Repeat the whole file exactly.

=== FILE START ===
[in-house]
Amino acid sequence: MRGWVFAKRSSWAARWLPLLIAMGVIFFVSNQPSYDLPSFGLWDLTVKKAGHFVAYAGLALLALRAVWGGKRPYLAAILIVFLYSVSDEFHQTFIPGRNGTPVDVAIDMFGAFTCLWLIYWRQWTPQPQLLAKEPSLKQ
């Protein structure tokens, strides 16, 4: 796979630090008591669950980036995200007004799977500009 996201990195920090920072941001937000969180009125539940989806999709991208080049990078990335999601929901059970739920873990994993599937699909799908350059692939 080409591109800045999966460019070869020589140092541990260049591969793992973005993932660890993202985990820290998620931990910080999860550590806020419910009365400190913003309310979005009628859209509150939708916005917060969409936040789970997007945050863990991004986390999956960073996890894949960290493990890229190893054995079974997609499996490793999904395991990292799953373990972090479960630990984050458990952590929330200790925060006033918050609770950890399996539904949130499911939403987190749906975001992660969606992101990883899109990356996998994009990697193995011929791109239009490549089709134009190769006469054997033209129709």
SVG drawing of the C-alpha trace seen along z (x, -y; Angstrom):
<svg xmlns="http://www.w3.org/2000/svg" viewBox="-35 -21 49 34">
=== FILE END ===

[in-house]
Amino acid sequence: MRGWVFAKRSSWAARWLPLLIAMGVIFFVSNQPSYDLPSFGLWDLTVKKAGHFVAYAGLALLALRAVWGGKRPYLAAILIVFLYSVSDEFHQTFIPGRNGTPVDVAIDMFGAFTCLWLIYWRQWTPQPQLLAKEPSLKQ
């Protein structure tokens, strides 16, 4: 796979630090008591669950980036995200007004799977500009 996201990195920090920072941001937000969180009125539940989806999709991208080049990078990335999601929901059970739920873990994993599937699909799908350059692939 080409591109800045999966460019070869020589140092541990260049591969793992973005993932660890993202985990820290998620931990910080999860550590806020419910009365400190913003309310979005009628859209509150939708916005917060969409936040789970997007945050863990991004986390999956960073996890894949960290493990890229190893054995079974997609499996490793999904395991990292799953373990972090479960630990984050458990952590929330200790925060006033918050609770950890399996539904949130499911939403987190749906975001992660969606992101990883899109990356996998994009990697193995011929791109239009490549089709134009190769006469054997033209129709």
SVG drawing of the C-alpha trace seen along z (x, -y; Angstrom):
<svg xmlns="http://www.w3.org/2000/svg" viewBox="-35 -21 49 34">